When the boy with the green eyes comes looking for my body, I let him.
He is absent-minded hands upon the soft curves of my flesh; he takes in
the body but not the girl and I pretend it is enough for I am desperate to
believe these crumbs he offers will sustain my malnourished bones until
I know what it feels like to be loved and not just settled for.
Frantic he will leave before I can convince him to stay, I turn my body
into a war-zone; torture it, starve it, persecute it for every morsel it
consumes and for every proportion of this womanly mass that does not
shrink from the underskirts of my skin and if my body is the only currency
of which I have to saddle his pockets then I will punish it into flawless
compliance and maybe then it will no longer be her name that rises and falls
with every breath he kisses into my lungs; rife with the taste of her memory
which he cannot drown beneath the sinkholes of his eyes where I am too
afraid to swim. My body fades until all that encases these organs is the
corpse-like skin of a hollow beggar and it weeps its song of victory,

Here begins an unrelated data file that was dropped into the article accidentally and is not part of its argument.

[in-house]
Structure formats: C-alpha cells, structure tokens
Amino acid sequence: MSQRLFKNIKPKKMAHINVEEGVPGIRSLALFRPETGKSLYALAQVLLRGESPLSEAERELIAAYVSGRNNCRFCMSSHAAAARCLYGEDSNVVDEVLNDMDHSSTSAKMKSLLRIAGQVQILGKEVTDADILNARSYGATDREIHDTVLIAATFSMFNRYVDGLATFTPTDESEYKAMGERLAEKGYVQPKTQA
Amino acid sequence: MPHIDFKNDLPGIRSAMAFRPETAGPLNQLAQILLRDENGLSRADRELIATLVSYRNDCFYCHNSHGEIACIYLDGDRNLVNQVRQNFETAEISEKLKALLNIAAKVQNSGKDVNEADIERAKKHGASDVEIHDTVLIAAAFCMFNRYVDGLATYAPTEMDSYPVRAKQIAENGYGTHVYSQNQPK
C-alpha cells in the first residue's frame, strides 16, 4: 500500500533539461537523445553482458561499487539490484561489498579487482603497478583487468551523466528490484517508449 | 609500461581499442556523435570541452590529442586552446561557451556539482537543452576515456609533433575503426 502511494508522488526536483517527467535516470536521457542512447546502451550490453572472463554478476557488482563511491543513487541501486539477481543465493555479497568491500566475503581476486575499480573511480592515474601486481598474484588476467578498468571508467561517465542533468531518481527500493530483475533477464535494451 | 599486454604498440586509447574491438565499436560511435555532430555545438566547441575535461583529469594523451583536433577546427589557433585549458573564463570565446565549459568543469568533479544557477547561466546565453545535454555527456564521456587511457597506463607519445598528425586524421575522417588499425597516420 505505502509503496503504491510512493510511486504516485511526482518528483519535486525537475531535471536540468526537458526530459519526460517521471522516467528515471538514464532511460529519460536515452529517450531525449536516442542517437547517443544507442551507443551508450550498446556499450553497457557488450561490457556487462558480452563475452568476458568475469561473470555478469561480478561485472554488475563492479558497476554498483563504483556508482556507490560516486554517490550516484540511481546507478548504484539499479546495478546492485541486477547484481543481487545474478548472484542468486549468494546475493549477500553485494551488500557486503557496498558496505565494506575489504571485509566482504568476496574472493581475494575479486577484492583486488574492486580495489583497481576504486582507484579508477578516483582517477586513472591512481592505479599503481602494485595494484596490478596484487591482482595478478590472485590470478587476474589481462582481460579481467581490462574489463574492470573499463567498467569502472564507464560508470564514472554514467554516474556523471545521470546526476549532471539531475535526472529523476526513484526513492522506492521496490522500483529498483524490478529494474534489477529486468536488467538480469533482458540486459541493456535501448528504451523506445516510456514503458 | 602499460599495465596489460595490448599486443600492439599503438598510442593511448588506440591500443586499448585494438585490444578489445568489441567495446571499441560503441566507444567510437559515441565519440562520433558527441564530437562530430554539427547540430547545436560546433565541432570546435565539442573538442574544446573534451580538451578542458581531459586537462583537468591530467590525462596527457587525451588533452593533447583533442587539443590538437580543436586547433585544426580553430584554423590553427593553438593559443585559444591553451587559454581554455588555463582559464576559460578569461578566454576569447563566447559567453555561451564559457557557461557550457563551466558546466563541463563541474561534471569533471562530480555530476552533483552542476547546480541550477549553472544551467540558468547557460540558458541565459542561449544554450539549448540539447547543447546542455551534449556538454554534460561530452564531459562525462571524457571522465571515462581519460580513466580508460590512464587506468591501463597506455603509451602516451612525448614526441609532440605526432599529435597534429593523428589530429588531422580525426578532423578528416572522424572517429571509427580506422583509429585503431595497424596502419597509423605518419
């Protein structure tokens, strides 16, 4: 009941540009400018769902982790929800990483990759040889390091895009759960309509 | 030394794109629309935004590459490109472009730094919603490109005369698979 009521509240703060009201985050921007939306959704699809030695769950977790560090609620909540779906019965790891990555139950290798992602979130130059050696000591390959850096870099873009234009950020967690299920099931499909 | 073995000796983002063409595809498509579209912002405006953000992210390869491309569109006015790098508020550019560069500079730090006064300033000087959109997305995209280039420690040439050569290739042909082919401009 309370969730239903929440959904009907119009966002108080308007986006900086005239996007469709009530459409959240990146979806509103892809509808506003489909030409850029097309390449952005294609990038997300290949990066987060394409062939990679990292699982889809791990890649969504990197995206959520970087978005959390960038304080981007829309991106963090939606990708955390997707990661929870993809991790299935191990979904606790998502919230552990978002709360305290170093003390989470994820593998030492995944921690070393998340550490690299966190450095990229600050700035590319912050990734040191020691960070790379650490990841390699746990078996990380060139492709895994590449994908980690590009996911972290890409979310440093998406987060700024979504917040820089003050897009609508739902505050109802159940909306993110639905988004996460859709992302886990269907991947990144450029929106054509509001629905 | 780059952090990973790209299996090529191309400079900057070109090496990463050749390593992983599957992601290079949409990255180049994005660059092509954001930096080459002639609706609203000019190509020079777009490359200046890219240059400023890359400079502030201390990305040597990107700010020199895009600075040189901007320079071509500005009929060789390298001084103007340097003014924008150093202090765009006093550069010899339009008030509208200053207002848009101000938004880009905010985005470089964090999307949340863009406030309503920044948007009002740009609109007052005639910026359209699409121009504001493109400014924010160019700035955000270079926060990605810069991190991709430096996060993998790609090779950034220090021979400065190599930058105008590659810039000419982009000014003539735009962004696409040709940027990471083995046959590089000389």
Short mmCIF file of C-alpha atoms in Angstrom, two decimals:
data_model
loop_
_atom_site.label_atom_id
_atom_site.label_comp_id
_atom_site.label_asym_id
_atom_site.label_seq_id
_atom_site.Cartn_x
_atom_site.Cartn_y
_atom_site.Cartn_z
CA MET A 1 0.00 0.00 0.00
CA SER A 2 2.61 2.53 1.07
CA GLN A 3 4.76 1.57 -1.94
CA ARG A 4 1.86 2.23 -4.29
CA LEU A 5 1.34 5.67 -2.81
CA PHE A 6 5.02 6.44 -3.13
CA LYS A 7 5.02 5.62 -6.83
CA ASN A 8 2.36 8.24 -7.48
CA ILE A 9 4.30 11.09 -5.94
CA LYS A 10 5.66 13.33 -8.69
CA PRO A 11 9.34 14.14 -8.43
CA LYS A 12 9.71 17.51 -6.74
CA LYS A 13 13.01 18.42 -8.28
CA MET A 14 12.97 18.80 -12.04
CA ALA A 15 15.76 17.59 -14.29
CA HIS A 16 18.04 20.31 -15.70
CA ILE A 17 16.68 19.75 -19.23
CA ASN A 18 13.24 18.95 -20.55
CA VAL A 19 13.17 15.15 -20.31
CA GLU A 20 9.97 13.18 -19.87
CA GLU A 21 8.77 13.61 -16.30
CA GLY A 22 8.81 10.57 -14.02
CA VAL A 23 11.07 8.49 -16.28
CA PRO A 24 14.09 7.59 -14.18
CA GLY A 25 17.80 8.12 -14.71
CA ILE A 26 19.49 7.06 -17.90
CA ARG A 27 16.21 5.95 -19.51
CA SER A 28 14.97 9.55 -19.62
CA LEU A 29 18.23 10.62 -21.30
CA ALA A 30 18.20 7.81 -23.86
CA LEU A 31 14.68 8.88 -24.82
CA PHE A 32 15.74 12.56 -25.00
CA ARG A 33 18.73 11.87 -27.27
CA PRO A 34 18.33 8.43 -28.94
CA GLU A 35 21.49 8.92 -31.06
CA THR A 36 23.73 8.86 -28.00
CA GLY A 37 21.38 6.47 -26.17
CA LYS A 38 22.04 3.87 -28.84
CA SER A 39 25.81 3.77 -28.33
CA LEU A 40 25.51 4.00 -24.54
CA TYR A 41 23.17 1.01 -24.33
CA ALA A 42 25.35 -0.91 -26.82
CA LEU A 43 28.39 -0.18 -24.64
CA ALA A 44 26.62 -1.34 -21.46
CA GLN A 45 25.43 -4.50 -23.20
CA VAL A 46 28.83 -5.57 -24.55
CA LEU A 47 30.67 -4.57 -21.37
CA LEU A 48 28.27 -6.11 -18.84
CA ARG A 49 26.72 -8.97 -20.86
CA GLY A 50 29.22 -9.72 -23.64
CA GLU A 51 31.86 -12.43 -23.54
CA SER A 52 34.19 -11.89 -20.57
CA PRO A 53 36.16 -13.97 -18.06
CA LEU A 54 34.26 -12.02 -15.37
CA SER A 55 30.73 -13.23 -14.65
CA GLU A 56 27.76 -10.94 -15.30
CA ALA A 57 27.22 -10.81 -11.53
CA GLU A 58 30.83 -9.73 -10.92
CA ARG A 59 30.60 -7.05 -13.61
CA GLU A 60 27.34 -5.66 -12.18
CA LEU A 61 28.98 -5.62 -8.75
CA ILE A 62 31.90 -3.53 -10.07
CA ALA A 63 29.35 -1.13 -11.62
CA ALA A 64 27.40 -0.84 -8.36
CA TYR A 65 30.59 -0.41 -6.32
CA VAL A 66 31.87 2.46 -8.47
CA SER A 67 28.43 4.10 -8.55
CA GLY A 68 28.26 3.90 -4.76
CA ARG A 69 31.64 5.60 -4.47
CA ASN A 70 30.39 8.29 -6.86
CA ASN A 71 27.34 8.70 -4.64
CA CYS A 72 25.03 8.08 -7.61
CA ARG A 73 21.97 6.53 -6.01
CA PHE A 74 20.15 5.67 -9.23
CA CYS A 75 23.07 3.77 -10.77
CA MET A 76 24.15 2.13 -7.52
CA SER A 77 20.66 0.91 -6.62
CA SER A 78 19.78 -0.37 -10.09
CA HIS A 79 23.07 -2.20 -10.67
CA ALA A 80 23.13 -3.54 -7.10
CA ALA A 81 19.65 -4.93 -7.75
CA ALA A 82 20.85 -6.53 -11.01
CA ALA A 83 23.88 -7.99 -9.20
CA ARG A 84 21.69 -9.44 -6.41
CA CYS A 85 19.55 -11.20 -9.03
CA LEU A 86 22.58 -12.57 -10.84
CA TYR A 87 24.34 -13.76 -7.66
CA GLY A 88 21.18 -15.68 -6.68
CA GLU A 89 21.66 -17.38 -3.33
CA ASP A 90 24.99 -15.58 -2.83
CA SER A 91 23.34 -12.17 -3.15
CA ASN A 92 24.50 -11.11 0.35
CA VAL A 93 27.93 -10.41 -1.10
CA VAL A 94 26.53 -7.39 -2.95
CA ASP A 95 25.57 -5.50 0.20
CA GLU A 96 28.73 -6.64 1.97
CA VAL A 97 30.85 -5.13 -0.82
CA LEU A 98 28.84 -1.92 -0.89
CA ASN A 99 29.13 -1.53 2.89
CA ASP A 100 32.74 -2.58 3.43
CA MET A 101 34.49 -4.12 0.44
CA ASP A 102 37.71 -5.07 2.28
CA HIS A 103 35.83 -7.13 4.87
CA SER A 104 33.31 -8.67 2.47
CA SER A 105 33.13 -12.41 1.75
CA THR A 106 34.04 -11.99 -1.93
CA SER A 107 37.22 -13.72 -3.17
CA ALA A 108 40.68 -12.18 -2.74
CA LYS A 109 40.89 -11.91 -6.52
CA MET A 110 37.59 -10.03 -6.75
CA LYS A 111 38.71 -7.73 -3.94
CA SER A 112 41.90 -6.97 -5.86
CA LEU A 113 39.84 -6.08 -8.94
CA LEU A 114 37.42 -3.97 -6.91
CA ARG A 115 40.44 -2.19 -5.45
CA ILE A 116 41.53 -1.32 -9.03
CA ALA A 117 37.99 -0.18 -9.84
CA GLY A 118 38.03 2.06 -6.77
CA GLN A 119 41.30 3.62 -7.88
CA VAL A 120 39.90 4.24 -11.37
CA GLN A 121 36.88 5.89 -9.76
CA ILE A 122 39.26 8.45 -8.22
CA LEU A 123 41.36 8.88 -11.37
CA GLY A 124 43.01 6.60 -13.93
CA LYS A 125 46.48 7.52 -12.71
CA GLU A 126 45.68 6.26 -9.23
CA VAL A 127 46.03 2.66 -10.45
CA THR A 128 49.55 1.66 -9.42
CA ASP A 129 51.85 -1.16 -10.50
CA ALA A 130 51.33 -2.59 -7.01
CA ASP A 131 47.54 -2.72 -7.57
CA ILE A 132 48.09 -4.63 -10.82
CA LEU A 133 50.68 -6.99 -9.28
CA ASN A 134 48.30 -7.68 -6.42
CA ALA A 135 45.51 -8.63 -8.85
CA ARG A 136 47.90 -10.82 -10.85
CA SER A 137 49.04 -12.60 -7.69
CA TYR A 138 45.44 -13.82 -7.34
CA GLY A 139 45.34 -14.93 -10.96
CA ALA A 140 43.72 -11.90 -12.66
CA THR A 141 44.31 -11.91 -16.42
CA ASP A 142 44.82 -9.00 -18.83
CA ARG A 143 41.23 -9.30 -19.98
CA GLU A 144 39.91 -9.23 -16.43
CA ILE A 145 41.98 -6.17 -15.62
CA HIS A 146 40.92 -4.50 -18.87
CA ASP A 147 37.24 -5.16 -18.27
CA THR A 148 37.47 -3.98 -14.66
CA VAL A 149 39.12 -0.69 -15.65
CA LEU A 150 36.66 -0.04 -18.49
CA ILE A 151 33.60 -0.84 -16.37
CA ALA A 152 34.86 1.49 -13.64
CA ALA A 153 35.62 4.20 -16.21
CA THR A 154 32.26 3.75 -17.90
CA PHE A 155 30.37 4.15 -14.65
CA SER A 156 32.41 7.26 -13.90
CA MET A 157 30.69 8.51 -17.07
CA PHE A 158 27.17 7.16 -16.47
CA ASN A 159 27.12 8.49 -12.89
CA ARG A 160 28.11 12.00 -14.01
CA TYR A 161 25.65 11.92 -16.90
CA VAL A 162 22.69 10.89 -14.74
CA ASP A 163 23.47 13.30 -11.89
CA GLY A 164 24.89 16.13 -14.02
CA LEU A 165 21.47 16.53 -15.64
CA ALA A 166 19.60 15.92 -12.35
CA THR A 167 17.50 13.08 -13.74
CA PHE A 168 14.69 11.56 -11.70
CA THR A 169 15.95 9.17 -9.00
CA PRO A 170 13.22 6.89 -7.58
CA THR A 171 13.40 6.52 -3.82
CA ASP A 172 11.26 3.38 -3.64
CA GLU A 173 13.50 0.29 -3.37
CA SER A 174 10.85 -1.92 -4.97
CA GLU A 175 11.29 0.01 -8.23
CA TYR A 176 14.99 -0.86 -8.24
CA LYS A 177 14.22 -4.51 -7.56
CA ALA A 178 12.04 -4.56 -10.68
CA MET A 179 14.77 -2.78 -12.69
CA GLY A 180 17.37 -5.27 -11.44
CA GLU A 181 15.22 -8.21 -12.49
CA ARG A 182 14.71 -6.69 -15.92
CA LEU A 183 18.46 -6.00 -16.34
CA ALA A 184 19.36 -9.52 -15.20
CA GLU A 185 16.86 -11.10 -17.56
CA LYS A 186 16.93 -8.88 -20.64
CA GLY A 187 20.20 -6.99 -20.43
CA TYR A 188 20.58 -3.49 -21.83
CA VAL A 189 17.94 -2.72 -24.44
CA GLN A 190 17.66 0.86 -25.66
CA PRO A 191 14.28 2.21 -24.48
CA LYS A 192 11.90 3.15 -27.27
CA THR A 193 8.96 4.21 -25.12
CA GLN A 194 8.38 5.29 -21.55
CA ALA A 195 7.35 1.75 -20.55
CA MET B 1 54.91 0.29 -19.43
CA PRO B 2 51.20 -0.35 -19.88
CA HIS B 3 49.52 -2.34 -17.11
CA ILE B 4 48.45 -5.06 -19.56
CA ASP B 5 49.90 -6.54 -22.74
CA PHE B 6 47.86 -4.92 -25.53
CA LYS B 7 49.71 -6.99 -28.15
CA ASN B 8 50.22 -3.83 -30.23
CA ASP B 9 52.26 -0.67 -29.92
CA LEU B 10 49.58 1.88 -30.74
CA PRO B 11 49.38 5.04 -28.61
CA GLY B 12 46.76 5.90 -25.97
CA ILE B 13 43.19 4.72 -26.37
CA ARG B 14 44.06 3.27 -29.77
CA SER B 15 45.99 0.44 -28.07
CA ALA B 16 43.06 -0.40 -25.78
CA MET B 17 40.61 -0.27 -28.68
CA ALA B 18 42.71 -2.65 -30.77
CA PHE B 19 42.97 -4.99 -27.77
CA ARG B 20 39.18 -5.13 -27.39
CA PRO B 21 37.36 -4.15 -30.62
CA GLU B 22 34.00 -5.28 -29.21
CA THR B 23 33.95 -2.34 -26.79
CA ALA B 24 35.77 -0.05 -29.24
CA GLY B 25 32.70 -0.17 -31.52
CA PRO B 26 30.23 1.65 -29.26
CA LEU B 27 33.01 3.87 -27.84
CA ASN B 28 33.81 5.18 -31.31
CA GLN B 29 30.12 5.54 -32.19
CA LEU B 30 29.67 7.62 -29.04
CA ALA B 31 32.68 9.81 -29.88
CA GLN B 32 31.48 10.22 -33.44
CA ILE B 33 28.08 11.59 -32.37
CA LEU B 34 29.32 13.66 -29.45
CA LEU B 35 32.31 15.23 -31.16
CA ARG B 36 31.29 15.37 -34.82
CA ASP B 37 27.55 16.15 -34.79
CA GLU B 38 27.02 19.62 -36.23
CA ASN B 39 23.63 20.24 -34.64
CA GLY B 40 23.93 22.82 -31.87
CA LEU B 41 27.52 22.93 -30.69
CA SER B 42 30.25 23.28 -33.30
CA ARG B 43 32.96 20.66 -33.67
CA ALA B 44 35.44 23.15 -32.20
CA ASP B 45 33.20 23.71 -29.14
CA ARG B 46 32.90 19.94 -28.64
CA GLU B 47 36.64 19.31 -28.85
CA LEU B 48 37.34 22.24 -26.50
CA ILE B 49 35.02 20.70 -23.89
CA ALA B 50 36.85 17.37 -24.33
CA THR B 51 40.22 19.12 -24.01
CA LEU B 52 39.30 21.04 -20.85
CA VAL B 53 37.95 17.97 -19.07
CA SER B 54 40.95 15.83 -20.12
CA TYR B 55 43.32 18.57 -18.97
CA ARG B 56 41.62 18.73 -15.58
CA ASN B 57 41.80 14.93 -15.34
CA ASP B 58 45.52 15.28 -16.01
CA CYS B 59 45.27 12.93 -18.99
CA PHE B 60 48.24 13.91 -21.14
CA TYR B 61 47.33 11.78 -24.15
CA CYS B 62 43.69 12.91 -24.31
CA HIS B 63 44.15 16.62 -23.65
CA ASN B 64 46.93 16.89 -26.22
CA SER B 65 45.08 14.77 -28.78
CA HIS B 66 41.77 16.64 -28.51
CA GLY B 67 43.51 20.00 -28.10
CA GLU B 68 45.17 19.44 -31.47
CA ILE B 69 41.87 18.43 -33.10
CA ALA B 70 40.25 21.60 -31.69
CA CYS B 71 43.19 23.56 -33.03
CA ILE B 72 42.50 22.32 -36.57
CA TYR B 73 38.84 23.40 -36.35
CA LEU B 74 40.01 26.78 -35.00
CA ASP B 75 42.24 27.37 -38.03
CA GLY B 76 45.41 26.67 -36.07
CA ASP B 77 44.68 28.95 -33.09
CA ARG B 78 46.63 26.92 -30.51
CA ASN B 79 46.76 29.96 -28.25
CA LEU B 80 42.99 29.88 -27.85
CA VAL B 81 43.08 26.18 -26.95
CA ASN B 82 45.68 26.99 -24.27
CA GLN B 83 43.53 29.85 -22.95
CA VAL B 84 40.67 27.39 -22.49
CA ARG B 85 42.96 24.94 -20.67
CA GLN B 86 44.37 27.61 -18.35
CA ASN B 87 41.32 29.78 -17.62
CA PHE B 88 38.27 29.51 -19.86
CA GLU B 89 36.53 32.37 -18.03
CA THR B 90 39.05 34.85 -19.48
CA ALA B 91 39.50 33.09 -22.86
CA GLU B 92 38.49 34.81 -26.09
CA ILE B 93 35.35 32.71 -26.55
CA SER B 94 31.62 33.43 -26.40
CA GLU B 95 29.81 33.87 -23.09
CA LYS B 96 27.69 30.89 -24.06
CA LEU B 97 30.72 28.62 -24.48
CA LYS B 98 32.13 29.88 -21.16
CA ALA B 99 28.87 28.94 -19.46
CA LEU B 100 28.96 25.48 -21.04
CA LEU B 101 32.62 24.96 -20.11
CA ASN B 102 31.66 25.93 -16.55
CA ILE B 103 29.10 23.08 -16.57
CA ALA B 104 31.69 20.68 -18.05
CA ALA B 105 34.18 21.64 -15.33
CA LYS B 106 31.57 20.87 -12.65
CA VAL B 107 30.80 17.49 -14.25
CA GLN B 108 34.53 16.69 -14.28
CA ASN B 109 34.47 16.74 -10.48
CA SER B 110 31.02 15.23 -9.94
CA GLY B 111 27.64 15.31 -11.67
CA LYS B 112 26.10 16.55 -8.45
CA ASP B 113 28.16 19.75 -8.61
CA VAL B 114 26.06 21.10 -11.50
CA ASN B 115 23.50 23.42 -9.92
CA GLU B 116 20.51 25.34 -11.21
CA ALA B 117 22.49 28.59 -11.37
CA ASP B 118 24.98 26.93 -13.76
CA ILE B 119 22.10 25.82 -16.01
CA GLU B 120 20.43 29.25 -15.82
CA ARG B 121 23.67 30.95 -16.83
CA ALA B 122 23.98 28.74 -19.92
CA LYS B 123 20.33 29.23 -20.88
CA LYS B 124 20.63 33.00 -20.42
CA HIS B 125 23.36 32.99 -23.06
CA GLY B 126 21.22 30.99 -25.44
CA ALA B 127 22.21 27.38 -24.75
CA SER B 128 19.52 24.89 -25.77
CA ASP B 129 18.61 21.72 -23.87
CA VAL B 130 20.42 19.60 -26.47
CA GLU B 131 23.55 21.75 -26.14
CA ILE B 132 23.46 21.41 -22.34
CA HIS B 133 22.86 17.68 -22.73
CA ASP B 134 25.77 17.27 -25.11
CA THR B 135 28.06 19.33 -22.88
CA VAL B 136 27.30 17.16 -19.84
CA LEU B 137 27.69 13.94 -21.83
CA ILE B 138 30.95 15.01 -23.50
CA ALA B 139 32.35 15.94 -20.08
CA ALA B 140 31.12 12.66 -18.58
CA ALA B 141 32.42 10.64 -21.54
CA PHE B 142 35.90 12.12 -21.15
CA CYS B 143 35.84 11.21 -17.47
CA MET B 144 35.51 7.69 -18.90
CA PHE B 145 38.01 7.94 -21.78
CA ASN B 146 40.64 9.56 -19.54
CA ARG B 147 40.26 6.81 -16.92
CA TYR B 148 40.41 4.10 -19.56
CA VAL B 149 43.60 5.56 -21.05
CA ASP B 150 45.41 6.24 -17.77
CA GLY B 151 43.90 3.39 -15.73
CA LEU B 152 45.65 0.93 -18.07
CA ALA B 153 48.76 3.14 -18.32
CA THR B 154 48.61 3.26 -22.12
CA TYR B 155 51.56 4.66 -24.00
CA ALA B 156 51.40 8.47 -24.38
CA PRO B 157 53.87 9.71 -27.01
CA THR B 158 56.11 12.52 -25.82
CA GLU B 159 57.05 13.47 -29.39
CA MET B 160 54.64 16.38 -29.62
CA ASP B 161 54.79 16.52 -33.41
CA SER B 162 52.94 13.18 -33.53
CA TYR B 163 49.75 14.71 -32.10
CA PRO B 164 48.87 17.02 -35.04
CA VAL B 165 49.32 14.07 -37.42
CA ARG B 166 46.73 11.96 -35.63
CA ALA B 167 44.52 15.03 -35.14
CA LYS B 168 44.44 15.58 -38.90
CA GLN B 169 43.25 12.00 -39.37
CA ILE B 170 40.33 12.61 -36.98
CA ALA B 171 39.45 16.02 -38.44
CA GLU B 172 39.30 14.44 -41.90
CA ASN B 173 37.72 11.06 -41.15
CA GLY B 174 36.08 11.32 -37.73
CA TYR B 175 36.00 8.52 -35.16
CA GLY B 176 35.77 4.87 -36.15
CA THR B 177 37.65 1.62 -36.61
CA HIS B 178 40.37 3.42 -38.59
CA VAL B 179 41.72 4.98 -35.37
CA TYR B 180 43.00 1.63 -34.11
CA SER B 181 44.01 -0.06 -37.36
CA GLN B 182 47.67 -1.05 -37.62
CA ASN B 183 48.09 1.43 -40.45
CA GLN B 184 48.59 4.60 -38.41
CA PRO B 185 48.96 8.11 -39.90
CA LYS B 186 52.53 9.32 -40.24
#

“Please stay, please stay, please stay,” but still, he does not know the sound
of my name on his tongue and my heart becomes a wasteland as vacant as the
hollows of my cheeks but I tell myself this is love because even though his laces
are tied he has not yet left and I am still cleaning the mess from the ones who
came before and slit my wrists with the sharp edge of their goodbyes; whose
blood of abandonment I used to finger-paint the words of my story upon the
walls of my house when I needed to remind my heart of what it had not yet
learned: Everyone you love, leaves. But hope is a diehard weapon and though
his finger rests on the trigger I convince myself he will be
the restoration not the destruction;
the healing, and not the wound.
Love is rarely more than a fatal blow
we never see coming.
When the boy with the green eyes no longer comes looking for my body,
I write a new story upon the walls of my house:
Leave first, before they leave you.